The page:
A storm woke me up very early in the morning. I could say it was early as I couldn’t smell coffee, but the skies were already lit up. I stretched my arm towards the bedside table to get my watch and check the time, but I couldn’t find it. Maybe I left it in the bathroom yesterday. I heard thunder and heavy rain, splashing in the puddle that would always appear right under my window in such weather. I wanted to get up and look outside, but I couldn’t. As if there was something holding me back. I thought I still might have been dreaming, so I collapsed back in the sheets and waited consciously a couple of minutes. Meanwhile I contemplated the weather and its effects on human beings.

I found the traffic unusually busy. I thought that an accident must have happened nearby as I heard the cars going all the same direction. I heard sirens. Some of them had sirens. I wondered what was happening out there under my window. I strengthened my body and tried to get up, but I barely moved my head up. Maybe I was too weak, either in body, or in mind, or in both of them. Maybe I was still dreaming, but I wanted to check the time and look outside. I tried to reach the other side of the bed, but there was no other side of the bed. I was in a different bed. I opened my eyes and realised I was in hospital. Apparatus were looking at me how I was entangled in tubes. No coffee, no watch, sirens. Different puddle, different road, different view. At least I was still in London, I could smell it. Fish and chips and curry.

When I woke up again, the nurse was checking on me. She gauged my blood pressure and brought biscuits and milk, but I didn’t feel like drinking milk. Actually, I didn’t feel like eating at all. They said I fainted in my flat and that I was very lucky that my friend Frannie was worried about me and called a locksmith to break the door. I was spending a lot of time with Frannie recently. She’s been my best friend for years. After Marion left me, she’d call every day and Sundays she’d take me out to the markets to buy sourdough bread and some nice wine. She knew I had a thing for fresh bread and nice wine.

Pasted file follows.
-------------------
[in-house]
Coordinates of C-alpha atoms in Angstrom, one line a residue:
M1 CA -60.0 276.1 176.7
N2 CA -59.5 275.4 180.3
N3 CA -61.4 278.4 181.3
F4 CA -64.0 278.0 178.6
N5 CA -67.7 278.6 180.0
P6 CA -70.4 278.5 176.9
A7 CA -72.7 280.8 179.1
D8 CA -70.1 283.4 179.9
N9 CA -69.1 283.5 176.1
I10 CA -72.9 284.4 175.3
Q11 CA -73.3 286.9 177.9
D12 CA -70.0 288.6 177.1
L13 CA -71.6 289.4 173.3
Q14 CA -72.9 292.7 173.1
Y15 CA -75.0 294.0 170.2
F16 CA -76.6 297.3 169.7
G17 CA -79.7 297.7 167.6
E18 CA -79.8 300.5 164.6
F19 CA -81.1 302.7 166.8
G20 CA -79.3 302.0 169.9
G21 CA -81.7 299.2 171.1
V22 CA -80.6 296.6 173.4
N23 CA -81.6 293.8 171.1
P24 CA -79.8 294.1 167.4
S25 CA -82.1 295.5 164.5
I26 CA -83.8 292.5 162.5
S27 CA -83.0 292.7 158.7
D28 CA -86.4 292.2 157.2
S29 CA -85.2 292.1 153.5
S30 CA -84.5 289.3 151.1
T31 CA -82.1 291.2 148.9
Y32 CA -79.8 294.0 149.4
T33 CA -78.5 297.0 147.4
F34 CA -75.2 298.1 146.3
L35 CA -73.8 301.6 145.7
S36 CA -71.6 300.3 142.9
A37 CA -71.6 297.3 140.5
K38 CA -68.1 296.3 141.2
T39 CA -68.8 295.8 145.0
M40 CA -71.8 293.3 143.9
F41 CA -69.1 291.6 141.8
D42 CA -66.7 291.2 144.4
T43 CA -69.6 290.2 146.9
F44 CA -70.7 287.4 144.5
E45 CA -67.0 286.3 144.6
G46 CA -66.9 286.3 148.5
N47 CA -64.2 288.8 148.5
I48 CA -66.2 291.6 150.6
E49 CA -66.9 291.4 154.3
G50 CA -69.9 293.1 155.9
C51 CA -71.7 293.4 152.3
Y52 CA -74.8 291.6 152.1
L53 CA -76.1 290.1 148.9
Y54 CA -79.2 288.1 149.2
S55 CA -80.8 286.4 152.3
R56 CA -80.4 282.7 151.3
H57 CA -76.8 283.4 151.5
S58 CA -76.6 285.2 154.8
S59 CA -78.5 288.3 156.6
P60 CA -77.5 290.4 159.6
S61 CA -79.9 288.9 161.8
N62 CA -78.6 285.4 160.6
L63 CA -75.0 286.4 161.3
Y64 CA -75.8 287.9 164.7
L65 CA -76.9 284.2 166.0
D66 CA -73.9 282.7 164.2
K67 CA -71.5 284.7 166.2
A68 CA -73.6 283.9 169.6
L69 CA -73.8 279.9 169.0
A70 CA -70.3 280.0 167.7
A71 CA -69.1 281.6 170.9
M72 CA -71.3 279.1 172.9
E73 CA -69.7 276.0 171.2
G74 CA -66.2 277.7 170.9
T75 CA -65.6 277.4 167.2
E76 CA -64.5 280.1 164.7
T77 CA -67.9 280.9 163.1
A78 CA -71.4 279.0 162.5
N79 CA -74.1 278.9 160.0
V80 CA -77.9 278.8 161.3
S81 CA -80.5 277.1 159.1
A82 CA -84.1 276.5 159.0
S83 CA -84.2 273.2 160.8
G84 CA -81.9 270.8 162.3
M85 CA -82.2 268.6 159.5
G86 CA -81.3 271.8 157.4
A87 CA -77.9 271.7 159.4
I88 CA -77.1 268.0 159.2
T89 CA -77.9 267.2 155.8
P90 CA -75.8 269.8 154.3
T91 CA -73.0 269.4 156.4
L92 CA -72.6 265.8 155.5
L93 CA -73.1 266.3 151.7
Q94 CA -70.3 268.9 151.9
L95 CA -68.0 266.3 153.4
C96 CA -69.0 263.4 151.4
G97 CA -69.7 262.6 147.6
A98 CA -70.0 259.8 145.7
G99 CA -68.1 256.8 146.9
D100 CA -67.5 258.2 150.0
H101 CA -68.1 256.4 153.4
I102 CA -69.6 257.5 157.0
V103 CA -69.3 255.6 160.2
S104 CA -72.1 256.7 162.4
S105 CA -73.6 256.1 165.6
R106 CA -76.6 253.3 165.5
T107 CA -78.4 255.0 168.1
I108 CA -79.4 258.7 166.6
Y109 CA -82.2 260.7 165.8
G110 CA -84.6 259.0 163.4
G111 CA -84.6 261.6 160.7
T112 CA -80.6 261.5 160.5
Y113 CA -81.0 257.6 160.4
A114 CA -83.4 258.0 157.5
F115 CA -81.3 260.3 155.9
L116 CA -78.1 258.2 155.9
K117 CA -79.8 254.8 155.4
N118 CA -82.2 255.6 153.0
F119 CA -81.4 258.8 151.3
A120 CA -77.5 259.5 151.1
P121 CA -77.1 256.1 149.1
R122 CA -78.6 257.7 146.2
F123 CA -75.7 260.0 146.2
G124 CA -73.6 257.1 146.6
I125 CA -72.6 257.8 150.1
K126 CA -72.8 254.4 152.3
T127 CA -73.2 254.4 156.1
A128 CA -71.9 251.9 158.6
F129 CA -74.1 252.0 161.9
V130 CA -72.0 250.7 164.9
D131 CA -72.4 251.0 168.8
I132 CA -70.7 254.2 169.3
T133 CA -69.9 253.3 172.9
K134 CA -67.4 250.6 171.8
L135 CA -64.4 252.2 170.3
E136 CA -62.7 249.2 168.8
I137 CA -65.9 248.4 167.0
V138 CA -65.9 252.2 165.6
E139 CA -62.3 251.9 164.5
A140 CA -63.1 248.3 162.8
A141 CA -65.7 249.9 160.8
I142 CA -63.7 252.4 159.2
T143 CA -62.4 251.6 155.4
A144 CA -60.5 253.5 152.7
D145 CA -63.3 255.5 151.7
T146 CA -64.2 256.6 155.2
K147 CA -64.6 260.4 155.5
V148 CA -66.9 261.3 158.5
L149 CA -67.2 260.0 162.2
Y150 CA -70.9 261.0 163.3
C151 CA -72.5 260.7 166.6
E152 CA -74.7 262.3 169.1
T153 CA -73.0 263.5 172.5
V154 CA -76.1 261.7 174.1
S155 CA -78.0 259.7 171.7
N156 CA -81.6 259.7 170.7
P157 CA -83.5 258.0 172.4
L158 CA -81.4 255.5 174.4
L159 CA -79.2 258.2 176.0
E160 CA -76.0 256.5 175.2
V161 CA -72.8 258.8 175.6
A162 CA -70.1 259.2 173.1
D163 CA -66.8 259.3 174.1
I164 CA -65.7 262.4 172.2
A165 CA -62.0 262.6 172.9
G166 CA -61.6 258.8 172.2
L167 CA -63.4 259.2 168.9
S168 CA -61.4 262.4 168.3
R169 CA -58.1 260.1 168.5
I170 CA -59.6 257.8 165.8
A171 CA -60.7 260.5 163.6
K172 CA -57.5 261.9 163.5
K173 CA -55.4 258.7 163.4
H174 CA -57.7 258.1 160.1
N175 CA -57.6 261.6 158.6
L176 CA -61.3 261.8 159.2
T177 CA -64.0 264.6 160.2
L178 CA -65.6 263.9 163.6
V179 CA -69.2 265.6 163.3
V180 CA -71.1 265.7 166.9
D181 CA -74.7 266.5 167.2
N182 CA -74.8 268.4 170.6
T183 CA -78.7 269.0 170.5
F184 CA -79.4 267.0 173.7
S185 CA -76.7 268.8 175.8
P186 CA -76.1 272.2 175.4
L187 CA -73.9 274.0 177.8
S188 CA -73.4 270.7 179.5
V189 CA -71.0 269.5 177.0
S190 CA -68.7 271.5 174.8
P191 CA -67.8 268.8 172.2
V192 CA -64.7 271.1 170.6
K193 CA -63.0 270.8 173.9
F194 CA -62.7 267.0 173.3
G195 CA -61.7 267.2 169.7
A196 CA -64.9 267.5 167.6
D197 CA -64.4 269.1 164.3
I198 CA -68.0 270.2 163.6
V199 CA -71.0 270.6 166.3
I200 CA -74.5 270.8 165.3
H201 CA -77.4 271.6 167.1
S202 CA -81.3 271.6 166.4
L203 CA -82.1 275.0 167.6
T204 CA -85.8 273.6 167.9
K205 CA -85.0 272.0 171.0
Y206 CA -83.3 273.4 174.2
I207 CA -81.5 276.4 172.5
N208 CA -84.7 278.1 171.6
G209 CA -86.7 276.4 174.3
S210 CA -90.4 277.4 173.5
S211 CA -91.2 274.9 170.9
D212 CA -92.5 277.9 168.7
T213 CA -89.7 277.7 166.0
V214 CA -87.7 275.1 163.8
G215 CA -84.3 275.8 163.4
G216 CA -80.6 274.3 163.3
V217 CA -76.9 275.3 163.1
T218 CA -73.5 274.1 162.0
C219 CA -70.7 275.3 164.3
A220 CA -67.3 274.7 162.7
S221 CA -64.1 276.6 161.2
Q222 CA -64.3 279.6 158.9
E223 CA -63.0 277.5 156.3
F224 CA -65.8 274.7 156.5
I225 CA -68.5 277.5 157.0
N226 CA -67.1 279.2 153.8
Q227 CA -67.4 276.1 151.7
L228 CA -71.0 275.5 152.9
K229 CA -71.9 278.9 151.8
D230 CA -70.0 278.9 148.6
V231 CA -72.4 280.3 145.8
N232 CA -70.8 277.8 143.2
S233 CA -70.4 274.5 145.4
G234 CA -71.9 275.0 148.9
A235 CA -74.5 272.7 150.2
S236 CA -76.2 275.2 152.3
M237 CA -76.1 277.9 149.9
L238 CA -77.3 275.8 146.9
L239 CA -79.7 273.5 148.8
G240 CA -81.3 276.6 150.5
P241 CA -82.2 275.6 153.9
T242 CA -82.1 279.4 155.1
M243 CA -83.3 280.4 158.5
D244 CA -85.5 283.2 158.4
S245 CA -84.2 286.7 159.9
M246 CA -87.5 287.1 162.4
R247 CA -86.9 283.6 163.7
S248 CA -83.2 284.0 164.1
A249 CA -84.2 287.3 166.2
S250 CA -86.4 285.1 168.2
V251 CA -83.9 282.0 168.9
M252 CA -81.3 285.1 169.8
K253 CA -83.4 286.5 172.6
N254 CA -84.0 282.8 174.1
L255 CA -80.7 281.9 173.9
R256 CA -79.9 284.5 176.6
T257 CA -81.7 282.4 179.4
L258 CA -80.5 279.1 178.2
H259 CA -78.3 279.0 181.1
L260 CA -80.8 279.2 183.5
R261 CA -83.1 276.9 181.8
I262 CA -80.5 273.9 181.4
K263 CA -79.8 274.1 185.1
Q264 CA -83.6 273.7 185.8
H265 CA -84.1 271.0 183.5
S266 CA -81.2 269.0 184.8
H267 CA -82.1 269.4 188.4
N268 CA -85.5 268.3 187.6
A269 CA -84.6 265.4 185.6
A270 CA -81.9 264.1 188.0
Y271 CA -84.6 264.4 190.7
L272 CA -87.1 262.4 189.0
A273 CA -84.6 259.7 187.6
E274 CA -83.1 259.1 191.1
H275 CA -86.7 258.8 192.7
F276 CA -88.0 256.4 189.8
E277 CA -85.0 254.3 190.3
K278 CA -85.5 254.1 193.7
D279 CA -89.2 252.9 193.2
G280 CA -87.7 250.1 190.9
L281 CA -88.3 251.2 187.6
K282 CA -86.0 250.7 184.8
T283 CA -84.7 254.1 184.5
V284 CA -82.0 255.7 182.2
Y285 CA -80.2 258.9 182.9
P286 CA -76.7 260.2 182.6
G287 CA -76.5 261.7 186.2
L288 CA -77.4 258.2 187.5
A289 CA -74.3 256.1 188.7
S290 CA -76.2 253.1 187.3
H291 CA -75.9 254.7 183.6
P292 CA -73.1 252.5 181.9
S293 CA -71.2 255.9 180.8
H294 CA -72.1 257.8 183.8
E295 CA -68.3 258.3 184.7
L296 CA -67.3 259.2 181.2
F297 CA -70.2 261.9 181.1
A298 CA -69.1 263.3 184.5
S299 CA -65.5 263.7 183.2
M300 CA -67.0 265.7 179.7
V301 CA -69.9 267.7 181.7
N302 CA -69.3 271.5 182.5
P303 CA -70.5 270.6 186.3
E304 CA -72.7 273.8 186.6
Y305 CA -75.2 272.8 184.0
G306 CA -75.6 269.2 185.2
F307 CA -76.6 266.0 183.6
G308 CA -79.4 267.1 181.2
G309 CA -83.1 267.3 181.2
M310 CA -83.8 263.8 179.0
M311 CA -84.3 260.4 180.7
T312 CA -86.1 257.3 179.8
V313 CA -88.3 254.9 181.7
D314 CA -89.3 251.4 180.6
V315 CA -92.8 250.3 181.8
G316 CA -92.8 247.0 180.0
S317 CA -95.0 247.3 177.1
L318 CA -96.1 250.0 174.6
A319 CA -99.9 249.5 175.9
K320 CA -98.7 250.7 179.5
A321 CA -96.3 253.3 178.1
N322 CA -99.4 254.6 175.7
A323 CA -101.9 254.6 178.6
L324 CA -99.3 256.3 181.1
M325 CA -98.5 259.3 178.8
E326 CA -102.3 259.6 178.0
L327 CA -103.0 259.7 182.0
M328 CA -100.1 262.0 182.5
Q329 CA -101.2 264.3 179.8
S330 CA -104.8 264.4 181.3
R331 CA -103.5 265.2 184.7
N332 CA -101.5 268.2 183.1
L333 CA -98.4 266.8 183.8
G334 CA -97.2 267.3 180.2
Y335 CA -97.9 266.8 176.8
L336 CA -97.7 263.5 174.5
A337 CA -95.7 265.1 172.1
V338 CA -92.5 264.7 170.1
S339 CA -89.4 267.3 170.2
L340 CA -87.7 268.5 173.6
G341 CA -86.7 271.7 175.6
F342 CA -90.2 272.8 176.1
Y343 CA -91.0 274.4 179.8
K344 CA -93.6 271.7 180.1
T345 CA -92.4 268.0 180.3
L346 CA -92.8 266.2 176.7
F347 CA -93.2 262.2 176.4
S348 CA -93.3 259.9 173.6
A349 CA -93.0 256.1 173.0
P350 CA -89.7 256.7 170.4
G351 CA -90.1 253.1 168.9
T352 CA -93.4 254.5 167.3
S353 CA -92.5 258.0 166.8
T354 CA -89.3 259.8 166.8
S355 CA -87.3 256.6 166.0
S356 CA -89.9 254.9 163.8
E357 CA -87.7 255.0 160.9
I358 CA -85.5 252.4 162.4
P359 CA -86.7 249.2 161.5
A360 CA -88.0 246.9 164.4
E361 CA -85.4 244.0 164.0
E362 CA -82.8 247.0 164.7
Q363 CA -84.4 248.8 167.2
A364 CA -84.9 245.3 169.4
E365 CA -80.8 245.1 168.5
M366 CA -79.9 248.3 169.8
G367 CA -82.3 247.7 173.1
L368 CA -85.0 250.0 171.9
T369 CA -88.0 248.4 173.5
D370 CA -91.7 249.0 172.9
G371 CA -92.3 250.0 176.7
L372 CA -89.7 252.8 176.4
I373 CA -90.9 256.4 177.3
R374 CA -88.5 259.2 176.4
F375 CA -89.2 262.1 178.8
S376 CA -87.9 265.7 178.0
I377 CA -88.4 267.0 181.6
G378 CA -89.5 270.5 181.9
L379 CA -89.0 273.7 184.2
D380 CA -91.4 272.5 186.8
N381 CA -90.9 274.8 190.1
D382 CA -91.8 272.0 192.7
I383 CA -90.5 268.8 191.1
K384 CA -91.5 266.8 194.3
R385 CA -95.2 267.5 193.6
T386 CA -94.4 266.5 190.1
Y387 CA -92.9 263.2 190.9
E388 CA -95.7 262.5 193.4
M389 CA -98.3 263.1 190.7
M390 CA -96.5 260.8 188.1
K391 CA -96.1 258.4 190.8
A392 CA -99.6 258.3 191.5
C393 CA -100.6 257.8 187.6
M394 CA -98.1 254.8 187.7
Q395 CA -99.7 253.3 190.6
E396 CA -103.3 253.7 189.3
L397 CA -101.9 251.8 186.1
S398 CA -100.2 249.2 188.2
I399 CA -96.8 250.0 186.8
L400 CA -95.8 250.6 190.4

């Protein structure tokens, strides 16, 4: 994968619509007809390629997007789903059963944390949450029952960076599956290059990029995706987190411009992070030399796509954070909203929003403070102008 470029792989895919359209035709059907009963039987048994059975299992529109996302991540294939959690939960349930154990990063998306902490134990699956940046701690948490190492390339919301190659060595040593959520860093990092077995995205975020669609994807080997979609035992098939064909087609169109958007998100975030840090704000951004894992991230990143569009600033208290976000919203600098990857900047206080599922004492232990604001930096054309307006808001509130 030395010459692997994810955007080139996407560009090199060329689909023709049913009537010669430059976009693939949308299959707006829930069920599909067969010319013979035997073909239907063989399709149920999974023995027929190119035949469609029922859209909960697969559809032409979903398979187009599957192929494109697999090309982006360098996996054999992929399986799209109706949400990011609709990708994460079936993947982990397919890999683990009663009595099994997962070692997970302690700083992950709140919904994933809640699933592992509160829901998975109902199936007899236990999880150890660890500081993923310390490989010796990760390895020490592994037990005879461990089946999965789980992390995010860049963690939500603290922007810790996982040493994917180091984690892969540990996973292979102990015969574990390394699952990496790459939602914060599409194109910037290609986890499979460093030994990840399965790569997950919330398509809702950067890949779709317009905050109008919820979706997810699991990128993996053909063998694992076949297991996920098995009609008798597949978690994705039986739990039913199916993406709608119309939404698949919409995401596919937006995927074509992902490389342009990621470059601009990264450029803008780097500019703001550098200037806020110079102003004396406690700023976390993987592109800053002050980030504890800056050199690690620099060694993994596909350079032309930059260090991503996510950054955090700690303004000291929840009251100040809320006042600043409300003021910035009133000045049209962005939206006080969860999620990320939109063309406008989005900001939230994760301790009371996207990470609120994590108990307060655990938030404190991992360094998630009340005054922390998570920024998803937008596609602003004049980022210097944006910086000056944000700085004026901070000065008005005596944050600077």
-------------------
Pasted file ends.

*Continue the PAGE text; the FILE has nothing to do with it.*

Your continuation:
‘Can I call Frannie, nurse?’

‘Sure. Your phone’s there in the table cupboard by your bed.’

I had a good time on the line, but as soon as I hung up, I felt like shit again. I missed Marion. I wanted her to come, but I know she wouldn’t.

After fifteen hospital dishes and various examinations, the doctors still didn’t know the reason of why I was so weak and dizzy, but they said I was definitely getting better. I also remembered how I fainted. I was reading a poetry collection that I found attached to the newspaper once. All wrapped up, cuddling the duvet, I suddenly felt somehow soul-less. I had to put the book down in the box under the bed where other books I didn’t want to read again rested. I felt pity to throw them away. A cloud of dust rose up from under my bed. I was about to get a glass of water, but instead I fell on the floor. I remember lying there for hours, half asleep, half awake, being afraid of staying there forever and not seeing Marion again.

On Sunday Frannie came over. She’d just been to the markets and brought me some sourdough bread and fresh apple juice. Oh how much I loved Frannie and the way she cared about me. She overheard the doctors saying that it seemed that I was intoxicated and that my level of serotonin was very low but they still didn’t know what the illness was exactly. I told Frannie I already wanted to go home, but she said I better stay for a couple more days, till the doctors knew what was really going on. Most of those days I spend reading and looking out the window.

When I got bored of the window view, the nurse came around with a box of chocolates and told me that I was ready to go home. The doctor gauged my heart beat with the stethoscope for the last time and said I was in my whole sound, that there was nothing to worry about. I also got a report to read and keep. I packed all of my stuff in one of those boxes as they do in the movies when they’re fired and slowly walked out of the hospital. As I was waiting for my bus, I had a quick look at the report. I didn’t understand most of the stuff, but there was one thing that seemed very clear to me. One of the brackets said: Reason for hospitalisation – lovesick. I was love intoxicated. Well, at least it was nothing serious.

Daniela Kankova is a realistic dreamer and discoverer with Czech artistic roots. She likes morning coffees and evening wines and meanwhile she likes to write, poetry and fiction.